Creating a Culture of Expectation

April 3, 2019

Jill Alventosa-Brown -- Pastor of Congregational Care for  Older Adults, West Market UMC, Greensboro, NC

When you look at Jesus’ life and ministry, it becomes clear that he is preparing the disciples for a time when he will not be physically present with them. He teaches, he heals, and he sets an example for how they are to serve one another and others. He demonstrates for them who God intends to include in the heavenly kingdom. Jesus also impresses upon them that the kingdom of God has come near and that they are essential in helping God’s kingdom be realized on earth.

I have also noted that Jesus does not always give the disciples every answer or solution for the life of discipleship. I don’t think it’s because he wants to “keep them in the dark;” rather I think it’s because Jesus is trying to encourage and cultivate a culture of expectation and growth. He knows that the disciples need to figure out a few things for themselves—they need to grow in their faith and understanding of God’s ways. And perhaps most importantly, they need to move from drinking milk to eating solid food. Jesus needs the disciples to grow up and mature into a faith that can guide others in a life of authentic discipleship.

Paul understood the need to mature in the faith when he responded to the divisions within the Corinthian Church. He observed they were infants in Christ, not ready for solid food and he chastises them for their jealousies and quarrels. He challenged them to grow up, to do their part in planting and watering, but ultimately to leave the growth in the hands of God. He encouraged them to create a culture, a climate where those they had planted and watered would, by the grace of God, mature into him who is the head of the body, our Lord Jesus Christ.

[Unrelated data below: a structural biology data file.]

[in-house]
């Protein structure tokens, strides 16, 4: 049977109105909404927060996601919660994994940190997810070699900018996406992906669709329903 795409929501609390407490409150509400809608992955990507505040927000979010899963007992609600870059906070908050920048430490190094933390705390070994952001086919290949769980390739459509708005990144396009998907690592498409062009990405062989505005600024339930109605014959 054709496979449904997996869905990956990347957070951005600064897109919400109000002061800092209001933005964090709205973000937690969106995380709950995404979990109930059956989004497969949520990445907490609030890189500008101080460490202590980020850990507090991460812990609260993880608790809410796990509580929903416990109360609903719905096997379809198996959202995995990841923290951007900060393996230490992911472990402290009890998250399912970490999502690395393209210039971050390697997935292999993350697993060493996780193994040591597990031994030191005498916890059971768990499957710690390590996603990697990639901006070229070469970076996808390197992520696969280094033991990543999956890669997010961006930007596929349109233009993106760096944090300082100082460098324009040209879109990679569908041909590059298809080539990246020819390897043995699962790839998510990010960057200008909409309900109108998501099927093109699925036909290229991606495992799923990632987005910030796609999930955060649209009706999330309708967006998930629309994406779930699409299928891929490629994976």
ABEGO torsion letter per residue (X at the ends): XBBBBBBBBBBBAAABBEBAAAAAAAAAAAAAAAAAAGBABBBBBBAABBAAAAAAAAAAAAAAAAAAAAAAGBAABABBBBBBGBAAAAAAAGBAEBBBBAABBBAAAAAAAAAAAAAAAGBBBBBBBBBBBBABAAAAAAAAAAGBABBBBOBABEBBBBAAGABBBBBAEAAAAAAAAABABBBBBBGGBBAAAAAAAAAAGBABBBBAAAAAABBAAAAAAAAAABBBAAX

Peter Storey, retired Bishop in The Methodist Church in South Africa, has often spoken about human beings’ “addiction to division.” What Paul spoke about for Corinth and Bishop Storey speaks about in South Africa and beyond continues to this day. Our society is still very much addicted to division. We would rather fight and disparage others than seek to understand.

How are we to lead in such a climate? If we, who seek to lead the church in our present day and time fail to create a culture of growth where all are expected to mature in the faith and not rely on a few to have all the answers; then we will miss rich opportunities to nurture, envision and expand God’s kingdom on earth as it is in heaven.

As I seek to find new ways to reach people with the good news of the Gospel, I need you to share your understanding of scripture, your experiences, your reasoning and traditions with me. There is power in the collective wisdom of the whole and if I am tempted to think I have all the answers—the poverty of such thought will diminish any possible outcome or growth. Or if you expect me, as a leader, to have all the answers—you have shortchanged yourself and limited what God wants to do in and through you. Leaders, both lay and clergy, who with humility and restraint, can allow for, expect and facilitate the growth of those they seek to lead, will find a depth of passion and a wealth of talents available for God to use.
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